Conclusions Assessment of microvascular injury by LGE CMR corresponds well to evaluation by intracoronary Doppler flow measurements. By means of CMR, quantification of myocardial function, infarct size, and microvascular injury can accurately be performed with a single noninvasive technique in patients with acute MI.
Survival and prognosis of patients with an acute myocardial infarction (MI) have improved substantially using therapies aiming at early and sustained reperfusion of the myocardium at risk (1). However, successful restoration of epicardial flow does not necessarily translate into optimal reperfusion at the myocardial tissue level, and may result in microvascular obstruction (MO), also known as the “no-reflow” phenomenon (2). Experimental and clinical studies have demonstrated that MO is a common phenomenon and is associated with increased infarct size, reduced myocardial function, left ventricular (LV) remodeling, and worse clinical outcome (3–11). As a consequence, MO has important prognostic significance in patients after acute MI.
Earlier studies have suggested that both measurements of coronary blood flow velocity patterns (12–15) and cardiovascular magnetic resonance (CMR) can be used to assess and quantify microvascular injury in patients after acute MI (3,5,7). Characteristics of coronary blood flow velocity patterns that are associated with no-reflow are the presence of early systolic retrograde flow (SRF), rapid deceleration of diastolic flow, and reduced coronary flow velocity reserve (CFVR) (12,15). Cardiovascular magnetic resonance allows direct visualization and quantification of microvascular injury with transmural extent using gadolinium-enhanced imaging, which corresponds to anatomically defined areas of no-reflow (3,5,16). To our knowledge, no data are available with respect to the relationship between both techniques in patients after acute MI. Therefore, the aim of the present study was to determine whether the presence and severity of microvascular injury determined by gadolinium-enhanced CMR was related to intracoronary Doppler flow measurements for assessment of myocardial reperfusion.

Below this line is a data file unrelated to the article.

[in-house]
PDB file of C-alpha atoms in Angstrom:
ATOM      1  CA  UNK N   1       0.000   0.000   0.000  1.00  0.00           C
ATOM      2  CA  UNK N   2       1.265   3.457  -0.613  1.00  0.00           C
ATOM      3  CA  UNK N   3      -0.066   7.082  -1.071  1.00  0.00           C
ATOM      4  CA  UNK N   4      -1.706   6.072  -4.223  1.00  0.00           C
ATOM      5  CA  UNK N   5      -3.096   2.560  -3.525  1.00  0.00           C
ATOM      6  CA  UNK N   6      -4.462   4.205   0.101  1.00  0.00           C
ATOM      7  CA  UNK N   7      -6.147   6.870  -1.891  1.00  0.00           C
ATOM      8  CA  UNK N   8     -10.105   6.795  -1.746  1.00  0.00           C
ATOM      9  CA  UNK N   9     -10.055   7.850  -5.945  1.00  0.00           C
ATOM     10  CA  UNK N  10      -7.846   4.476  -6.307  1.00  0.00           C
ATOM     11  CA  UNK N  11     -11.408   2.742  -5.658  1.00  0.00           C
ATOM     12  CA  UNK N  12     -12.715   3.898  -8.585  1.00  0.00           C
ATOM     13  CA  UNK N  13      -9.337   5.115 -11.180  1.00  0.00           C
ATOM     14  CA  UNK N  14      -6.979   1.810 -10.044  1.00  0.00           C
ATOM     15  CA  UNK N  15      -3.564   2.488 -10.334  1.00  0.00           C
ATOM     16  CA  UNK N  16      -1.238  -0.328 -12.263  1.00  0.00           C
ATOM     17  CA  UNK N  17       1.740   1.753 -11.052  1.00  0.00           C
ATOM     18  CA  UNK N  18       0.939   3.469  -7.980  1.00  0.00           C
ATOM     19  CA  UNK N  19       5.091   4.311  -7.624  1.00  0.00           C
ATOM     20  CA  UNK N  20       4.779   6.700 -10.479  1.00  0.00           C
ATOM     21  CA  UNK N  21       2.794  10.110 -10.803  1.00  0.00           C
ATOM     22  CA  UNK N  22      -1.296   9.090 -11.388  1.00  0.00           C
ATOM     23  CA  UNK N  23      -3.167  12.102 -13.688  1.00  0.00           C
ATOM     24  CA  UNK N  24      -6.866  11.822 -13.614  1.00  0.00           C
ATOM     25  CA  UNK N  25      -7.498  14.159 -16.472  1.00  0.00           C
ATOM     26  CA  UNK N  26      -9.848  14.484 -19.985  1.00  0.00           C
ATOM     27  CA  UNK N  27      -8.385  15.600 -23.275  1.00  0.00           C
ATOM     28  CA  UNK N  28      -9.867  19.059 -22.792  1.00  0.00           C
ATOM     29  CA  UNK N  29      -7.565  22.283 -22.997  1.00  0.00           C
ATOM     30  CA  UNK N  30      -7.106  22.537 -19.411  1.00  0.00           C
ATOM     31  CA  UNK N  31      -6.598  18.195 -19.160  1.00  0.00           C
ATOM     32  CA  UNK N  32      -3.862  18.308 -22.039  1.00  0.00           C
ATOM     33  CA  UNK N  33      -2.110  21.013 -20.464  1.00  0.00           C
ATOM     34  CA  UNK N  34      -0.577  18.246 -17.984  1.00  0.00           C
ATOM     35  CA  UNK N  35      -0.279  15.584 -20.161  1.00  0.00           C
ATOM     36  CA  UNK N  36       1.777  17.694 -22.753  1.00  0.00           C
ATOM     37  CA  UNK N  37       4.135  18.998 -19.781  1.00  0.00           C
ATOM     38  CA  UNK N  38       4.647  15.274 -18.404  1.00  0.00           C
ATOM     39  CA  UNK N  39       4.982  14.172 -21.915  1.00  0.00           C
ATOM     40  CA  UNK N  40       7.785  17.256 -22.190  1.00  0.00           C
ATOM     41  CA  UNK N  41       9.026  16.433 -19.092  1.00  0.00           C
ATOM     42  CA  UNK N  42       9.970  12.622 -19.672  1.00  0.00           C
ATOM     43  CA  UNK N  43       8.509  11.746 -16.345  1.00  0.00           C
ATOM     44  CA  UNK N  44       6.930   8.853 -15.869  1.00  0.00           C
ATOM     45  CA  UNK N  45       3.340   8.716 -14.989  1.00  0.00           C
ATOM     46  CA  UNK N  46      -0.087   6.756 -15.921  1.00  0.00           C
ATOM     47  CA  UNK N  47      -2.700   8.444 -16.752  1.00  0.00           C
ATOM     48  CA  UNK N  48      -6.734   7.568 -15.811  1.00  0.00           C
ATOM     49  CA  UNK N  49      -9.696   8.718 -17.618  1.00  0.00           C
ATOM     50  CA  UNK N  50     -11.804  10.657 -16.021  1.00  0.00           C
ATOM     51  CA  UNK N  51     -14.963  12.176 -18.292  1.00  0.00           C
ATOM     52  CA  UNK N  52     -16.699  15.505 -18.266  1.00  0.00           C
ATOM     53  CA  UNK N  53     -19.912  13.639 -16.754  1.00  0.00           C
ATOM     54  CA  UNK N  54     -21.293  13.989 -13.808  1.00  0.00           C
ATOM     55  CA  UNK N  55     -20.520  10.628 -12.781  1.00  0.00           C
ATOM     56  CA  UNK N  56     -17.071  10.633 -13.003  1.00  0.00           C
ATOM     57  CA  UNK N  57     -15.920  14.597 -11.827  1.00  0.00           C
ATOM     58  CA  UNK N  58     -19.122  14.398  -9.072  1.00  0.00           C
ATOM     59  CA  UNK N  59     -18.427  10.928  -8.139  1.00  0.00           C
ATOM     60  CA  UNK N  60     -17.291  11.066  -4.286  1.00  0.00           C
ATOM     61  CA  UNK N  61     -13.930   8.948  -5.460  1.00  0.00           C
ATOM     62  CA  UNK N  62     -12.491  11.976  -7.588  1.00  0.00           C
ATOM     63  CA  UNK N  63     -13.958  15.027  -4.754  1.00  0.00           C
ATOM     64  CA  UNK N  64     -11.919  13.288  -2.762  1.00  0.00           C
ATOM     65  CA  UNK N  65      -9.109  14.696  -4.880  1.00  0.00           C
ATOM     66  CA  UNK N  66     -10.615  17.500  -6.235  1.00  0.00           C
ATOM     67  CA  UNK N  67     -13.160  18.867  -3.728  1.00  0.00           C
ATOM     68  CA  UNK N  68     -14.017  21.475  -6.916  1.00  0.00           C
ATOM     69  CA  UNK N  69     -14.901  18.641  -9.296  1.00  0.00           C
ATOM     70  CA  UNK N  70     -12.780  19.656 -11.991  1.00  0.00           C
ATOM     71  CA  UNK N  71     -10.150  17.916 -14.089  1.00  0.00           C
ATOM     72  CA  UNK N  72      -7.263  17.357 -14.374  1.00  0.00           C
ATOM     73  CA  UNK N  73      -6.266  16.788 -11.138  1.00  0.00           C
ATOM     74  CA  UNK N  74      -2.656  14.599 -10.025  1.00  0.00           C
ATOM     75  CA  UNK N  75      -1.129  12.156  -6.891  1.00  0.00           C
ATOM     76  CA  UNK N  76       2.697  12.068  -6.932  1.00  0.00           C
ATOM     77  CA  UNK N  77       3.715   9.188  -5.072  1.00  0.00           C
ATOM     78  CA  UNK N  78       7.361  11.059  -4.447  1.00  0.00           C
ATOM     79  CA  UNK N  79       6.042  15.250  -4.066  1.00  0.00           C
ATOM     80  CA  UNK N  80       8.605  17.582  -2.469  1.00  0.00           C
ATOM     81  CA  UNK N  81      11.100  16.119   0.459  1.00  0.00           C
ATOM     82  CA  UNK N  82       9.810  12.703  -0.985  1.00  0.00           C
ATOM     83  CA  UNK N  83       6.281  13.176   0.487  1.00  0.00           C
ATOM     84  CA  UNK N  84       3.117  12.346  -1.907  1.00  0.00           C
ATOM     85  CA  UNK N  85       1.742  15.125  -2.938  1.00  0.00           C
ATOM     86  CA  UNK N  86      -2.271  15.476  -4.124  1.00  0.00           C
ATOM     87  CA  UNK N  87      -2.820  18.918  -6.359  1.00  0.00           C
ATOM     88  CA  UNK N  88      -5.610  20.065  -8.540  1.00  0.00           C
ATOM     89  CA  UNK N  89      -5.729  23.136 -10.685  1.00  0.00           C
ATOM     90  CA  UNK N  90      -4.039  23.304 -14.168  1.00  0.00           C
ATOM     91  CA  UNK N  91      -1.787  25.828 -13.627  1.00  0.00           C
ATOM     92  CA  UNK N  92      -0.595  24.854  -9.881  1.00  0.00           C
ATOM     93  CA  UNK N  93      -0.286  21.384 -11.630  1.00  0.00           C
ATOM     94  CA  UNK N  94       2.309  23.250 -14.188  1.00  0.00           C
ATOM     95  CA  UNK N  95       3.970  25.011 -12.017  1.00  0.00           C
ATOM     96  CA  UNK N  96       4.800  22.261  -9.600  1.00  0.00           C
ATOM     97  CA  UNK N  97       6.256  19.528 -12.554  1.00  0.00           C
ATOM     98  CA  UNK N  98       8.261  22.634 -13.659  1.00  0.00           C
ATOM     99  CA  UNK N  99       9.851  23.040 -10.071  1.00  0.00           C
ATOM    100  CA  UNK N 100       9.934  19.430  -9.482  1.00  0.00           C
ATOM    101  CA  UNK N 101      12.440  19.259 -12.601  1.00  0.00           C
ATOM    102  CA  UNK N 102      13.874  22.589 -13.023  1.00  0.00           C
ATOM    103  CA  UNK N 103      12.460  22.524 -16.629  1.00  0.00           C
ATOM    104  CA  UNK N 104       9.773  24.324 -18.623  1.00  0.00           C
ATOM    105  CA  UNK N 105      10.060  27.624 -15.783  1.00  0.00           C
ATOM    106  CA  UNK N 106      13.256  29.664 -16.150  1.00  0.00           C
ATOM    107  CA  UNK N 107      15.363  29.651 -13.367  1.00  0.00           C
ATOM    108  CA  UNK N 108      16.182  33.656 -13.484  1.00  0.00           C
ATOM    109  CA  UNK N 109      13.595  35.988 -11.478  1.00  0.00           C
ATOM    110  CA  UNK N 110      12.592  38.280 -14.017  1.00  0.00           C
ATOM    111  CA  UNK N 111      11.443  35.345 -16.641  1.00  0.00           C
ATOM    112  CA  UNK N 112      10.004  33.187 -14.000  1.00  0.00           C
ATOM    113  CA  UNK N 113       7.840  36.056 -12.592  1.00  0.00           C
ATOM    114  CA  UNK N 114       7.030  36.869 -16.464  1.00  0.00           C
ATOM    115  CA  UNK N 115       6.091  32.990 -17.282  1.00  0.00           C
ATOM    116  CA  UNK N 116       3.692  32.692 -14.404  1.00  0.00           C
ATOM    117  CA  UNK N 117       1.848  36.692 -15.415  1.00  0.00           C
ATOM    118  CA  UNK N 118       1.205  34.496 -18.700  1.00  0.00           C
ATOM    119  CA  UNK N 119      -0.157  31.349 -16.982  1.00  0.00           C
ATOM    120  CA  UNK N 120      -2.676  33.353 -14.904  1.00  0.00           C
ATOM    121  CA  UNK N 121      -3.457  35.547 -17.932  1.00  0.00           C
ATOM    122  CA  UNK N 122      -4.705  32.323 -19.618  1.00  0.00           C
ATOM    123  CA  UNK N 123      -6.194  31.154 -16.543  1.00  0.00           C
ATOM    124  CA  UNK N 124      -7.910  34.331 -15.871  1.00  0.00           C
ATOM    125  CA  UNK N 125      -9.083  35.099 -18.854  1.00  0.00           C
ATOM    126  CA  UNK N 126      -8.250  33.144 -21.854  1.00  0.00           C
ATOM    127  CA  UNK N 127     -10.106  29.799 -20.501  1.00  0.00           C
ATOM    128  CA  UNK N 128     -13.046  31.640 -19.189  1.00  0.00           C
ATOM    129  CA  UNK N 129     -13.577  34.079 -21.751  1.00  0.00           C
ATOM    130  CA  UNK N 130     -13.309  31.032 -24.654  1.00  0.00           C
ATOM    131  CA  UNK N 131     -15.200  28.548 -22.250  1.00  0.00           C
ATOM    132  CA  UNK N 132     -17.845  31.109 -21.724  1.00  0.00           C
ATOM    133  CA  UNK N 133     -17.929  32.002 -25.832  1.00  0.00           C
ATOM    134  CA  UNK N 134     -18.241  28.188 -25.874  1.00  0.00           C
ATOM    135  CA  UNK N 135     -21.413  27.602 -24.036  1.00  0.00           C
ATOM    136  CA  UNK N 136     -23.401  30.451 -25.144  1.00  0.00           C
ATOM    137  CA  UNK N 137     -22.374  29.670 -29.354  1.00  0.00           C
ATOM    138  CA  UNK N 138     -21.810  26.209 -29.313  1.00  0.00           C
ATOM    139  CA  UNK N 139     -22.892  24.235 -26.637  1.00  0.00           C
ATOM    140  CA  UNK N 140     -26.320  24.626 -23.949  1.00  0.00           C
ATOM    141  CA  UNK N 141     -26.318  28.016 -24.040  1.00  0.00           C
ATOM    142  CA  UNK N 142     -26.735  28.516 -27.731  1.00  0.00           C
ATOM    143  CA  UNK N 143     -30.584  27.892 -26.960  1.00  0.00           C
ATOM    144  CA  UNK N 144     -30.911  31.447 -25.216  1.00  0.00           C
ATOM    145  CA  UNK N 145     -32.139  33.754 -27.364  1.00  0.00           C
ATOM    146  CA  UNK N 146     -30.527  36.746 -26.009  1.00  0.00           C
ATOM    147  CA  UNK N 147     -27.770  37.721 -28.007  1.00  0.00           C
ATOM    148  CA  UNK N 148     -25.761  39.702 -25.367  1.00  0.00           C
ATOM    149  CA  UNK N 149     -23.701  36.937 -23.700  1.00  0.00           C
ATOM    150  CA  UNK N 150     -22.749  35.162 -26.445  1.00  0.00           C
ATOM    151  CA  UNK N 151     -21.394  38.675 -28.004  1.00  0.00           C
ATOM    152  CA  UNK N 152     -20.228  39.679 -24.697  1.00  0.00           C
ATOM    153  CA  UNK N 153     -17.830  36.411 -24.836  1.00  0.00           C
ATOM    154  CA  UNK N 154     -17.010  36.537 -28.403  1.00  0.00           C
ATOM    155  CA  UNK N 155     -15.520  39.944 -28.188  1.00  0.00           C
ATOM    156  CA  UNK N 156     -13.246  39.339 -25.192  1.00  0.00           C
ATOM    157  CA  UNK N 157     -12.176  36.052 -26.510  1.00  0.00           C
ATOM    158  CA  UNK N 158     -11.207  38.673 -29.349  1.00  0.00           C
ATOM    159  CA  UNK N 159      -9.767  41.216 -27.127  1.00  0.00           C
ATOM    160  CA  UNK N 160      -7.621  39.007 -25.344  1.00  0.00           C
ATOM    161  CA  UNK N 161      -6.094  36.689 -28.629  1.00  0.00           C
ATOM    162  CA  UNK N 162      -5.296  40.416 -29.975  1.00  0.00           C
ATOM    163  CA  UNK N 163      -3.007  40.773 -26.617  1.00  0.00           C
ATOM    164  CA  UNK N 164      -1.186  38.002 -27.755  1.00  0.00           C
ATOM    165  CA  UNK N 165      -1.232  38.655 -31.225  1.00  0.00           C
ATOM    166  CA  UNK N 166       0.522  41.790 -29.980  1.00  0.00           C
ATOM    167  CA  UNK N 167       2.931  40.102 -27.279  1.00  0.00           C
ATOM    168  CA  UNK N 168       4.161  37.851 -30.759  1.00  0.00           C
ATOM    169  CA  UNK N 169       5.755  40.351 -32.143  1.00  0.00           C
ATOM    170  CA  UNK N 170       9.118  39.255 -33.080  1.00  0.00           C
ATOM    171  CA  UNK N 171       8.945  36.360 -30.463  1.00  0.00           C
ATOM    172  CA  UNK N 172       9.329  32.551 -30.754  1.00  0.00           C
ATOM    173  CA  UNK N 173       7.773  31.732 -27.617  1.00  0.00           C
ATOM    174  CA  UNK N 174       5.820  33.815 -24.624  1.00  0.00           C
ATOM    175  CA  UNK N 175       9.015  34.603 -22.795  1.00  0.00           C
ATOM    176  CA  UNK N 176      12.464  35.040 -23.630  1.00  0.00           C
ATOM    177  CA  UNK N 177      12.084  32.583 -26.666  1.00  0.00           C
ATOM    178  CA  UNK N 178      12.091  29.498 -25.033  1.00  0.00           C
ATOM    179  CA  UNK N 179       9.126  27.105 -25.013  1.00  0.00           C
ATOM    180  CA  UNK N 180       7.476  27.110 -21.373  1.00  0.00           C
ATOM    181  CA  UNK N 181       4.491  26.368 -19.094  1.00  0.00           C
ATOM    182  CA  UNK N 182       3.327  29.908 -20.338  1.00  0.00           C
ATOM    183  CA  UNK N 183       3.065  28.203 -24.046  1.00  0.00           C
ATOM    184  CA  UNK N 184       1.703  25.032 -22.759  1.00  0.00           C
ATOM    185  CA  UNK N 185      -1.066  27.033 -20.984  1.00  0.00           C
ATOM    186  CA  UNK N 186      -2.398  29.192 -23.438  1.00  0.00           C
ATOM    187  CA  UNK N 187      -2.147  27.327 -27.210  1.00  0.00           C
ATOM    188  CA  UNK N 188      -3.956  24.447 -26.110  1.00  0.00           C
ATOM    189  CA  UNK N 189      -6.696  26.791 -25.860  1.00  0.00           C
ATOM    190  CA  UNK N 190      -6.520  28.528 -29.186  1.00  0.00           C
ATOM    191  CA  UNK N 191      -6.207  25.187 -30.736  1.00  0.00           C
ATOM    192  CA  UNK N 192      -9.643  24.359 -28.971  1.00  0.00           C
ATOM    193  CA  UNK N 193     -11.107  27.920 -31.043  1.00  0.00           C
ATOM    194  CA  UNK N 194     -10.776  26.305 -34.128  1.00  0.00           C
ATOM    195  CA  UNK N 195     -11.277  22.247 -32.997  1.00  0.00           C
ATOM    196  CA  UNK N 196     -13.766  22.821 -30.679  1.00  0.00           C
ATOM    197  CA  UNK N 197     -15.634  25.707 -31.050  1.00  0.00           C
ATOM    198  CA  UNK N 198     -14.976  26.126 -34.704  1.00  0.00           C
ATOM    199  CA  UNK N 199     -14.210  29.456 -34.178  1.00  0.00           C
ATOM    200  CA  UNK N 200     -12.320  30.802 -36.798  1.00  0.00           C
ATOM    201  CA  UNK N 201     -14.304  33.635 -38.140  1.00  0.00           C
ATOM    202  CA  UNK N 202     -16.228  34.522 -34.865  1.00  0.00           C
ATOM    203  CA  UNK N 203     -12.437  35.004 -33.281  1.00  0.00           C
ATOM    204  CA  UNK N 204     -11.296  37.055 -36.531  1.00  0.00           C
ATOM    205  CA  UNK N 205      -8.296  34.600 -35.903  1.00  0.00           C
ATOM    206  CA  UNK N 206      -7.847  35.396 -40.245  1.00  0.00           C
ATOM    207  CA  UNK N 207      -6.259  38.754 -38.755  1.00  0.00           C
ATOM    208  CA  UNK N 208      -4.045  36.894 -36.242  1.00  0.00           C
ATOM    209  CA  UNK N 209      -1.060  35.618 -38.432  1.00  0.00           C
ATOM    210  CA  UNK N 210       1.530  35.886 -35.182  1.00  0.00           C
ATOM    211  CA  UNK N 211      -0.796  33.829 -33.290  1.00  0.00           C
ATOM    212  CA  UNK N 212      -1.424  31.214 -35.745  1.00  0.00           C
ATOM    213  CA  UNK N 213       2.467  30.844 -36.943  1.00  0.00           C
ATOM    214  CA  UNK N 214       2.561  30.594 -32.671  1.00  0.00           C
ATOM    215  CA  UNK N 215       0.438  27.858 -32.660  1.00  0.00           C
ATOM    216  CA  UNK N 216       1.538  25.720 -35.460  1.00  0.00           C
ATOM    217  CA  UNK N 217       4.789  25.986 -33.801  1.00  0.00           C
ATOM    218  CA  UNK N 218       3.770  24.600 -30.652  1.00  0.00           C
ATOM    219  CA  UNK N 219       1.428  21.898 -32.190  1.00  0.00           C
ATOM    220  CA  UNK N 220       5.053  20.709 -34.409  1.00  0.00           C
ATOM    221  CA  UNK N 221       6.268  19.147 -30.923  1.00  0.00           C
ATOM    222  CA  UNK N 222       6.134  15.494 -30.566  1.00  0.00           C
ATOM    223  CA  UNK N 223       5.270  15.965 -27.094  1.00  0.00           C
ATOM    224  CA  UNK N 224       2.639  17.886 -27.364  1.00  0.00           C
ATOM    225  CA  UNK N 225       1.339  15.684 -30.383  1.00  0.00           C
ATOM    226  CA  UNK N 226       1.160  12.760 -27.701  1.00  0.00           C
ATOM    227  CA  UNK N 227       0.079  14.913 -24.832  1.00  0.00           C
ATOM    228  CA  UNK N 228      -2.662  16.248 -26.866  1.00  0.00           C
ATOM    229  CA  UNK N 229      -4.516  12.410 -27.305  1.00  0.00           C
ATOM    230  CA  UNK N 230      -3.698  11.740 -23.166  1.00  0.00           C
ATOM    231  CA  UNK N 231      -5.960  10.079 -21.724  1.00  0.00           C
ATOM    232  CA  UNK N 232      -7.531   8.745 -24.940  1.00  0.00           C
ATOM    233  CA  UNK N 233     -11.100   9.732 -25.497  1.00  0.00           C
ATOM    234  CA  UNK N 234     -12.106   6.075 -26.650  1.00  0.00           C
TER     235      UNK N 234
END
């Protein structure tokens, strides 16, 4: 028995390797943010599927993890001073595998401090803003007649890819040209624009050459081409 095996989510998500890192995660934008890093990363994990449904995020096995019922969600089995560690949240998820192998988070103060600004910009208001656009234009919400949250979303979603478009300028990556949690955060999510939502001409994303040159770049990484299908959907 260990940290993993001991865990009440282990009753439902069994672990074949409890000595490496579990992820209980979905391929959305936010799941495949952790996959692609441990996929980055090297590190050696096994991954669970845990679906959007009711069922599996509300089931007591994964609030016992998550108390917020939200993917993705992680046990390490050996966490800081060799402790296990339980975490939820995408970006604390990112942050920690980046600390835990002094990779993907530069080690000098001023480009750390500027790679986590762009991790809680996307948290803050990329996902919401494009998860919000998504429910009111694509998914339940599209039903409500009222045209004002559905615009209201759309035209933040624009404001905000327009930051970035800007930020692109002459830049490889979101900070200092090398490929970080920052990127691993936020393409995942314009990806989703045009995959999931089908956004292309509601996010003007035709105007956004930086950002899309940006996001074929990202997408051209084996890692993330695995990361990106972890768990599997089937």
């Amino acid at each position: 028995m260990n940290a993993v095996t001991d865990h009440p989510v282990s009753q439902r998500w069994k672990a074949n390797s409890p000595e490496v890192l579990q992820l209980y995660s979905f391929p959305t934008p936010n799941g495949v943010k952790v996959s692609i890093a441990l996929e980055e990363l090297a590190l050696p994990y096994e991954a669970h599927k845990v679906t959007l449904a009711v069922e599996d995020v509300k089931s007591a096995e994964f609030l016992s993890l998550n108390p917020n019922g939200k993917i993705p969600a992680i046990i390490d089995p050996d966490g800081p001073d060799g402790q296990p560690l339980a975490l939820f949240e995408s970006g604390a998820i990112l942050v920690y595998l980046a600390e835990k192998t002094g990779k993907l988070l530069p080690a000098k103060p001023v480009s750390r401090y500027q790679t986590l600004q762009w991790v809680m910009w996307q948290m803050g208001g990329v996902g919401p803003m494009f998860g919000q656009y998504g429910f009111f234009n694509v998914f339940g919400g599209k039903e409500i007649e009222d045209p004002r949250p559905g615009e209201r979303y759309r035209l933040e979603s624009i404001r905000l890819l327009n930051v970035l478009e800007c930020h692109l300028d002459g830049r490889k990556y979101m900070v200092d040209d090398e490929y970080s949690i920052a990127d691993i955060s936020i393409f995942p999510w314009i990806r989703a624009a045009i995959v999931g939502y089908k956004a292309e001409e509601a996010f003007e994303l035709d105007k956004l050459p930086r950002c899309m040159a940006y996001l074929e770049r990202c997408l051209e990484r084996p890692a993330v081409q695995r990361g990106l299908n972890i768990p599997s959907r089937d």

Patients and study protocol